Road trip hits all of the right notes

Sunshine Coast Daily - Caloundra Weekly - - LIFE -

A ROAD movie with Viggo Mortensen at the wheel? Even at this early point, you know you can sit back and re­lax.

The ac­tor-painter-poet piled on 20kg to play Ital­ian-Amer­i­can bouncer Tony Val­le­longa in Green

Book, a smooth-run­ning com­edy-drama based on a true story and co-writ­ten by the lead char­ac­ter’s son.

Vul­gar, un­couth and too quick with his fists, Val­le­longa – bet­ter known to his mates and as­so­ciates as Tony Lip on ac­count of his bull­shit artistry – isn’t your av­er­age driver.

But he’s got the skill set African-Amer­i­can pi­anist Don Shirley (Ma­her­shala Ali) re­quires to sur­vive a 1962 tour of the Deep South, where bars, ho­tels and restau­rants are still seg­re­gated.

Why would a cel­e­brated clas­si­cal mu­si­cian at the height of his ca­reer vol­un­tar­ily sub­ject him­self to two months on the road as a se­cond-class citizen, play­ing for a bunch of wealthy racists who refuse

to share the same bath­room?

The an­swer is al­most as com­pli­cated as Shirley him­self – a wealthy, ed­u­cated gen­tle­man who speaks at least three lan­guages and lives above Carnegie Hall in an ex­trav­a­gantly dec­o­rated apart­ment com­plete with ele­phant tusks and a throne.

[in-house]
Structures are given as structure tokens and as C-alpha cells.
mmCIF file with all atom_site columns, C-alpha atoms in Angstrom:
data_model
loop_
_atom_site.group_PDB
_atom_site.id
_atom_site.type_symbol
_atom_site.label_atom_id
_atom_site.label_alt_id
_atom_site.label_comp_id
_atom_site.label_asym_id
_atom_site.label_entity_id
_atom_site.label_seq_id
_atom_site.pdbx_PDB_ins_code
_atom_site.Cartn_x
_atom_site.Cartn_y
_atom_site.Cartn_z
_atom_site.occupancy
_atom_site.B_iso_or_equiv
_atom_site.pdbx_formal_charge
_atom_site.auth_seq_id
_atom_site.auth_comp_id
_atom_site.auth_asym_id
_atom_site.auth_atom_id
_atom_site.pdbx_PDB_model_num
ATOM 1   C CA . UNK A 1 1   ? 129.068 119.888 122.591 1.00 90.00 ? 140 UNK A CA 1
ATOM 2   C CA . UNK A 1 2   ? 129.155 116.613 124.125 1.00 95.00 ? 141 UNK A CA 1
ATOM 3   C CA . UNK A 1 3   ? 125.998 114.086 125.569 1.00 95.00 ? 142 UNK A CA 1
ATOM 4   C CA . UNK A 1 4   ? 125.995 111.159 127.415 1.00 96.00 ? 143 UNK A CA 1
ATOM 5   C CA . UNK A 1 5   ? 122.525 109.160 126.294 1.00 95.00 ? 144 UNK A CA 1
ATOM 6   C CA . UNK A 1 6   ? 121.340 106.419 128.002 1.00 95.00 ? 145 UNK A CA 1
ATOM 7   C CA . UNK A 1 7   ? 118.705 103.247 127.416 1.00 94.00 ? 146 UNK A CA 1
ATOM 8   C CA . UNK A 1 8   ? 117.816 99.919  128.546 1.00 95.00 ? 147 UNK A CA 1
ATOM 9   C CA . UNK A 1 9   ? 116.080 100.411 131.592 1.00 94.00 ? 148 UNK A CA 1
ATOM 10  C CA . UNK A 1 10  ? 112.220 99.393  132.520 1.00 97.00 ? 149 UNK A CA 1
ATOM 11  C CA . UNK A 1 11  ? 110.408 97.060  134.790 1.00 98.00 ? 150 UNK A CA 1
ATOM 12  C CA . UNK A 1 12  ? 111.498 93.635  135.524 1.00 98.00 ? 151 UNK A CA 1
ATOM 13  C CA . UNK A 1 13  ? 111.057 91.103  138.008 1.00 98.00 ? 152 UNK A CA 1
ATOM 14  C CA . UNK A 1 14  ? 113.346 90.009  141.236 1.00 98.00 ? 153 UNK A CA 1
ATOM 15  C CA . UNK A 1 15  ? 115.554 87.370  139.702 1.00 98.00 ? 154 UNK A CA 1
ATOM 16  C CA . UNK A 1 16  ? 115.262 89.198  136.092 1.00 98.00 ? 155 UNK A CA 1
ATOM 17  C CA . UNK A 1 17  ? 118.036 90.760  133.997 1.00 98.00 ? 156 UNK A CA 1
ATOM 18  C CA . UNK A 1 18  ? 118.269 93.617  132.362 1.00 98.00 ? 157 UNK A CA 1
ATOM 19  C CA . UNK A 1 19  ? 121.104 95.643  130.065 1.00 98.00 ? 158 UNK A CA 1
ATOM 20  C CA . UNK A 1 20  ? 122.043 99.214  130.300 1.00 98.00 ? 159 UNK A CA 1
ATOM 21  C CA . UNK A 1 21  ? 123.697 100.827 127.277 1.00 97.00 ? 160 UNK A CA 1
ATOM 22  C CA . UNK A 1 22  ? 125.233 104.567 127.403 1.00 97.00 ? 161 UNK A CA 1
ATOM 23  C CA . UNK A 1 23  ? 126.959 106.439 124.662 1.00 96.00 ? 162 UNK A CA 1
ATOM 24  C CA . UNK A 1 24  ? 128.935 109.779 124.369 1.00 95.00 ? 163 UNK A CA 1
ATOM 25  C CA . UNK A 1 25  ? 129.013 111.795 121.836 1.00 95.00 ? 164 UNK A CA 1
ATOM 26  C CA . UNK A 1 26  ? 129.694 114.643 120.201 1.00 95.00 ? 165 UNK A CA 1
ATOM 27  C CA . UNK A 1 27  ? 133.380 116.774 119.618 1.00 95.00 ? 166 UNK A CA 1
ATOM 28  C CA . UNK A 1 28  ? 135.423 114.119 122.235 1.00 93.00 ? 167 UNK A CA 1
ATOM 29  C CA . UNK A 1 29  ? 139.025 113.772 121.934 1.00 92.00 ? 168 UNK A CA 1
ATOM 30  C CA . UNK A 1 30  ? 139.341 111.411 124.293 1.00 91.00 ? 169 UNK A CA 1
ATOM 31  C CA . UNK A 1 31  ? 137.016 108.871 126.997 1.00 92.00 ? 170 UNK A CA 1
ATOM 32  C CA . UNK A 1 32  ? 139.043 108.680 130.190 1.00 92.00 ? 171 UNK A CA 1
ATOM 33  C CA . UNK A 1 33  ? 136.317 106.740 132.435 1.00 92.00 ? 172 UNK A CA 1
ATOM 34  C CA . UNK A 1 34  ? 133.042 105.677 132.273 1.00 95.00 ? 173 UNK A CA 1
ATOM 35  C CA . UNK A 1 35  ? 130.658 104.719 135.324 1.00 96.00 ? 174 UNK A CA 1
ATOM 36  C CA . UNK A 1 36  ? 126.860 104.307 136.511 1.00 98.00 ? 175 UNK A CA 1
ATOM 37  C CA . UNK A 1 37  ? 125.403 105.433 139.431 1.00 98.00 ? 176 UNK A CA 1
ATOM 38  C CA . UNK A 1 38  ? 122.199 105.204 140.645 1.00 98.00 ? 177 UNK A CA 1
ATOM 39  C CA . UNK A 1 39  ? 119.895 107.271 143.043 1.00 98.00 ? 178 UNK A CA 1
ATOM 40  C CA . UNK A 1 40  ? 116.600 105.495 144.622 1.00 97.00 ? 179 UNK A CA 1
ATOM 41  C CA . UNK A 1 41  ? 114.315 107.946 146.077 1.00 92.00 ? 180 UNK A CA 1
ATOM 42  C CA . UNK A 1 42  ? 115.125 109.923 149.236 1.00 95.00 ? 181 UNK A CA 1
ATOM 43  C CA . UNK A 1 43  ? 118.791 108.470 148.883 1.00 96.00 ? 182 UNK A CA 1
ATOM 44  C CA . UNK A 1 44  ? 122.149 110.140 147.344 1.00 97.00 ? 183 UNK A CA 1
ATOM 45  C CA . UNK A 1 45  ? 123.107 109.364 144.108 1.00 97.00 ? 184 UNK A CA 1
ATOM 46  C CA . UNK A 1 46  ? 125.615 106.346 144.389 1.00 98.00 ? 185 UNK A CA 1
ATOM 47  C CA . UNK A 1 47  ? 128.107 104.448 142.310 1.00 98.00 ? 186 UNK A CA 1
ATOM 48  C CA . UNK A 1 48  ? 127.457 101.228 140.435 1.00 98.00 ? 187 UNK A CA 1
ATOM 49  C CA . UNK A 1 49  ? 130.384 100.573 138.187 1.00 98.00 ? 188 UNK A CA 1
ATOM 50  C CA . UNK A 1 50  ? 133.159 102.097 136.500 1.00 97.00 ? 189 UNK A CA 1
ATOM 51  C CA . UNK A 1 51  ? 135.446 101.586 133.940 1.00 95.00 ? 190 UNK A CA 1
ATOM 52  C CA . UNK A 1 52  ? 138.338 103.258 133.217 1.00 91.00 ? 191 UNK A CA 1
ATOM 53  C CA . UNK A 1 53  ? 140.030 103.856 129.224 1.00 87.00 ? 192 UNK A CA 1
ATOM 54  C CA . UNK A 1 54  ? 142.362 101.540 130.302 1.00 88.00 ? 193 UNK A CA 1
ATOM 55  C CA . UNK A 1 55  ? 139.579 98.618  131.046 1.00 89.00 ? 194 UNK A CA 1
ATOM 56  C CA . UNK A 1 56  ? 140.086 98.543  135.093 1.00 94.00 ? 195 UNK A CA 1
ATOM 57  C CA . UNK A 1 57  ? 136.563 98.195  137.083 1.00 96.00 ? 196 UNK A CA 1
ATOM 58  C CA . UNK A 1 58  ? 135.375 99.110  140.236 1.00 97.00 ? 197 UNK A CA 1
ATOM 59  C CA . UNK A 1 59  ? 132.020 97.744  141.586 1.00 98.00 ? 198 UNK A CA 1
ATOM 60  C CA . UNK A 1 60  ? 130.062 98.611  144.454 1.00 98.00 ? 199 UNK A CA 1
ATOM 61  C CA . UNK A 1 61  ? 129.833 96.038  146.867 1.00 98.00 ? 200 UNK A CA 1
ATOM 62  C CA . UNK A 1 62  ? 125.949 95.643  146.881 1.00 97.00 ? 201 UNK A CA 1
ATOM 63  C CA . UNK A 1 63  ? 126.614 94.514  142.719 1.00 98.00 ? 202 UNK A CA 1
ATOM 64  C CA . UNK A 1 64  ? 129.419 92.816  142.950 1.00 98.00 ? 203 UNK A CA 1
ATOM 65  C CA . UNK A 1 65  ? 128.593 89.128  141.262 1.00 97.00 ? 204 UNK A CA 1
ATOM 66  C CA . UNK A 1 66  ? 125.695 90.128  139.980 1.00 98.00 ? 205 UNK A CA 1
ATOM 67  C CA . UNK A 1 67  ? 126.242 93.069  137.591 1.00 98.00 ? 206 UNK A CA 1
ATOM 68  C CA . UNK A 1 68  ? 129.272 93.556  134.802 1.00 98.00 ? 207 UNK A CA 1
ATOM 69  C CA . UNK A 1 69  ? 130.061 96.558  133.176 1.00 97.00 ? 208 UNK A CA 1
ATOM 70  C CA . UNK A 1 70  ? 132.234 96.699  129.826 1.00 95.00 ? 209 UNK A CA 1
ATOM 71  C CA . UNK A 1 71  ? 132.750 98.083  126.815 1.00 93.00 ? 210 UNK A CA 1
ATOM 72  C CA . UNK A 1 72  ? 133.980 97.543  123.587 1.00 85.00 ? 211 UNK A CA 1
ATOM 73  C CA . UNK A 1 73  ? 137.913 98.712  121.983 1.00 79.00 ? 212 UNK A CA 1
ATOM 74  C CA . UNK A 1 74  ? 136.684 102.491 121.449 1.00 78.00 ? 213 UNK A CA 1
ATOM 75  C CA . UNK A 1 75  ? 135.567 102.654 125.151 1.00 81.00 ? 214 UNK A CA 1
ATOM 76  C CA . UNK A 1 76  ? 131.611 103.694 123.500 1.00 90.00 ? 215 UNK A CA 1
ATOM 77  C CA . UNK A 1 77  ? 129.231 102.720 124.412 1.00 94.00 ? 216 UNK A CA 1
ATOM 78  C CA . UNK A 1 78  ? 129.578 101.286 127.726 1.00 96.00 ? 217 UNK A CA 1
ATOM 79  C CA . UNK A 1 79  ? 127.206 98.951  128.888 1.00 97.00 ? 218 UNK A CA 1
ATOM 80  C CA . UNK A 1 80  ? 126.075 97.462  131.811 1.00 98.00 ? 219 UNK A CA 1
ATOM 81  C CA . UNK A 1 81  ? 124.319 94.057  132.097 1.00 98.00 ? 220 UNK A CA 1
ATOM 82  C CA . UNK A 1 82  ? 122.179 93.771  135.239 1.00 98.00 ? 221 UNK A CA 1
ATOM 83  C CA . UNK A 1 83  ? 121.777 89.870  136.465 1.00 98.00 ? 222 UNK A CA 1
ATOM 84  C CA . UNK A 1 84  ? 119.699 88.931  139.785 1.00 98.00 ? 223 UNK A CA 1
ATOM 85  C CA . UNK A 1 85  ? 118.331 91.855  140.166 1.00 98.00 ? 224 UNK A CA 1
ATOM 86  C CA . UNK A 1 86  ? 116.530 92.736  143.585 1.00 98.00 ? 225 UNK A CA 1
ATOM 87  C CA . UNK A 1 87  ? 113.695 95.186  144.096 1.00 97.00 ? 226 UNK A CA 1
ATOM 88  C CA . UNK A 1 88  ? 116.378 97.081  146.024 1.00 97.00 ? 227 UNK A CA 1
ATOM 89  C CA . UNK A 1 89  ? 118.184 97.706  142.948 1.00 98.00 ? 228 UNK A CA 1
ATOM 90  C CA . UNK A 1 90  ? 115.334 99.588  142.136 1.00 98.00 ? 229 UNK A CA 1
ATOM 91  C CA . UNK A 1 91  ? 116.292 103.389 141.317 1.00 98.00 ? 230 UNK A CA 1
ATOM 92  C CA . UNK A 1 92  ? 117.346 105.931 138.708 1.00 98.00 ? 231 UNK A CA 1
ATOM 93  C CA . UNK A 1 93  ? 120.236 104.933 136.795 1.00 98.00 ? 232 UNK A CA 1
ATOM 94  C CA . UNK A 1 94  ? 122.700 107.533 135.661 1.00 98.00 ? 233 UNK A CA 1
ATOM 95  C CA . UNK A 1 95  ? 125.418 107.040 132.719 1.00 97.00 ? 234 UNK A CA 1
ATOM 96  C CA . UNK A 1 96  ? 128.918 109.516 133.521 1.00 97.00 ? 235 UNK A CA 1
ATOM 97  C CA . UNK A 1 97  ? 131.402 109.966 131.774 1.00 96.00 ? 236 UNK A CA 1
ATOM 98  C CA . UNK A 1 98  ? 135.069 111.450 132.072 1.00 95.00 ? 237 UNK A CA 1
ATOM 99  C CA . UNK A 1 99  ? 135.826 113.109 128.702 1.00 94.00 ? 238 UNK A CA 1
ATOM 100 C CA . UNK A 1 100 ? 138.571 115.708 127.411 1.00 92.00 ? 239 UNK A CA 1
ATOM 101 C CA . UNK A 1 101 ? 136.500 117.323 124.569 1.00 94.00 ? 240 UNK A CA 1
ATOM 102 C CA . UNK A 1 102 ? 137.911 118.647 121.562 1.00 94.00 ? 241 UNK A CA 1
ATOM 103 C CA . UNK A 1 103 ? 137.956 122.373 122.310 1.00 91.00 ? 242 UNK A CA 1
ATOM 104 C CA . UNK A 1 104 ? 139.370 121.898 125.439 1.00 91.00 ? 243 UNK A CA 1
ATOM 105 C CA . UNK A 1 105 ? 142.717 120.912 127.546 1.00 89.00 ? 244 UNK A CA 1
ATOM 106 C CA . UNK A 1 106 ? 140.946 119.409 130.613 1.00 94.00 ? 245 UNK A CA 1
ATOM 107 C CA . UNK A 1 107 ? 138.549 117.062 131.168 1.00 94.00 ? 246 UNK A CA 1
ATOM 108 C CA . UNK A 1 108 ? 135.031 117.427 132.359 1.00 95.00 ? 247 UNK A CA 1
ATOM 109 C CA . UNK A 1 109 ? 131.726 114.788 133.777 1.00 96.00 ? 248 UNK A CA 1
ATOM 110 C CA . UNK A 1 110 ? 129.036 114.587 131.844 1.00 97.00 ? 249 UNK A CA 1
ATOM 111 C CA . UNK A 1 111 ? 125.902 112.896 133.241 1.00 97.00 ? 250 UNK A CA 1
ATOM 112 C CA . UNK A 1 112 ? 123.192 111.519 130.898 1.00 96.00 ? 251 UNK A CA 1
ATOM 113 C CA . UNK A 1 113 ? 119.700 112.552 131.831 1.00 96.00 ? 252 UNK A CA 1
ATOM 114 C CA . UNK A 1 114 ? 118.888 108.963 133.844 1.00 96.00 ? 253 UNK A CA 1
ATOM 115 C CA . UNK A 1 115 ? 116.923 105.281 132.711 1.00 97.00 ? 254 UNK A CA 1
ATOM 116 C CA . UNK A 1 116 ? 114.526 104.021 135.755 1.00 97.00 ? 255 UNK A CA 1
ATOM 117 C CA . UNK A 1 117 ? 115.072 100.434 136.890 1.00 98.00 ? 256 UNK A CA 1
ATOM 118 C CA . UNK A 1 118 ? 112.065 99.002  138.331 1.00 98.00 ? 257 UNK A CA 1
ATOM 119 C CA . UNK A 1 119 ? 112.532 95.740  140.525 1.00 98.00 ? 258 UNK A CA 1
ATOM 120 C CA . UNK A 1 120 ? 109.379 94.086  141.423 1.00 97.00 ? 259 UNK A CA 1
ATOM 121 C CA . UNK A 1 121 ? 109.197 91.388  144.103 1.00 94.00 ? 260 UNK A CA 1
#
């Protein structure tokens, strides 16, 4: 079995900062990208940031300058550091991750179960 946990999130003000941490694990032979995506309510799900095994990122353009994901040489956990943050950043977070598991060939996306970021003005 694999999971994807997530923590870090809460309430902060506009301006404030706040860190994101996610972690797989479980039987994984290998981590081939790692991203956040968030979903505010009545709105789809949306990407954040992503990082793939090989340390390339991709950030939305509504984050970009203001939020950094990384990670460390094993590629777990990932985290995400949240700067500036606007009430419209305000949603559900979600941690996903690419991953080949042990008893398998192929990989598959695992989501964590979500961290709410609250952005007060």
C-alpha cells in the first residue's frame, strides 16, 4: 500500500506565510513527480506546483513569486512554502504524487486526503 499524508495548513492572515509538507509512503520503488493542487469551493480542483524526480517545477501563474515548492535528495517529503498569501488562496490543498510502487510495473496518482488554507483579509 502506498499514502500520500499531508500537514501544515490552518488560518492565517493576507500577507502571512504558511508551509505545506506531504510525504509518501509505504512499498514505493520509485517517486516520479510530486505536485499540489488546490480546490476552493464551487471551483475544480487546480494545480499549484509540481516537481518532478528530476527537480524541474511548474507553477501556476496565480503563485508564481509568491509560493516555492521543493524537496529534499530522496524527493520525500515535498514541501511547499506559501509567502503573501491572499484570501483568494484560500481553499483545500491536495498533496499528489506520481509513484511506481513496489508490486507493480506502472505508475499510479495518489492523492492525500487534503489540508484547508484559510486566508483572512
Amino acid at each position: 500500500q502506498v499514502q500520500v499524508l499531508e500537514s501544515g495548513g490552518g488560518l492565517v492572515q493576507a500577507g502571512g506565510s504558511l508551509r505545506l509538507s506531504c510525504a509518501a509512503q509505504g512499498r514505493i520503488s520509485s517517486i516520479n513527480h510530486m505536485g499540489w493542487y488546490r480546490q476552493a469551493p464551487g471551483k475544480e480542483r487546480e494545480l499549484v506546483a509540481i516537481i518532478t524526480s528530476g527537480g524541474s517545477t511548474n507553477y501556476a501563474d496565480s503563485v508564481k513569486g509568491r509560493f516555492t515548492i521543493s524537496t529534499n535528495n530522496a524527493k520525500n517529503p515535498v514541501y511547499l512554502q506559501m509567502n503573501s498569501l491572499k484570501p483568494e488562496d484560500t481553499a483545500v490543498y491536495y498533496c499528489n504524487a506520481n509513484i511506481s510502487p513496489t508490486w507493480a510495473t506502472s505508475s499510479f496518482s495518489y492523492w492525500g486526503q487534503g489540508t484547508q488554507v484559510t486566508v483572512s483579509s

As they travel from New York City to Alabama, the un­e­d­u­cated Bronx bruiser and his gen­teel em­ployer have plenty of time to swap notes.

Shirley teaches Val­le­longa to enun­ci­ate, hold his tem­per, and com­pose love let­ters to his wife Dolores (Linda Cardellini).

Val­le­longa in­tro­duces Shirley to Ken­tucky Fried Chicken, greasy fin­gers and the mu­sic of Chubby Checker, Lit­tle Richard and Aretha Franklin.

An un­likely friend­ship de­vel­ops as the two men over­come a se­ries of ob­sta­cles that mark fa­mil­iar stops on the road movie map.

There’s an ugly bar room brawl with white su­prem­a­cists, a se­ries of run-ins with racist po­lice of­fi­cers, and an overnight stint in a county jail (although not many mu­si­cians can call upon a favour from the At­tor­ney-Gen­eral to set mat­ters right).

Green Book, which takes its ti­tle from a hand­book for black mo­torists seek­ing a “va­ca­tion with­out ag­gra­va­tion” in the Deep South, might be as fa­mil­iarly struc­tured as a 12-bar blues song. But the ex­e­cu­tion is pretty much flaw­less, an­chored by a re­laxed chem­istry be­tween the two leads, both of whom relish the chance to show a dif­fer­ent side to their screen per­sonas.


Ma­her­shala Ali and Viggo Mortensen in a scene from the movie Green Book.

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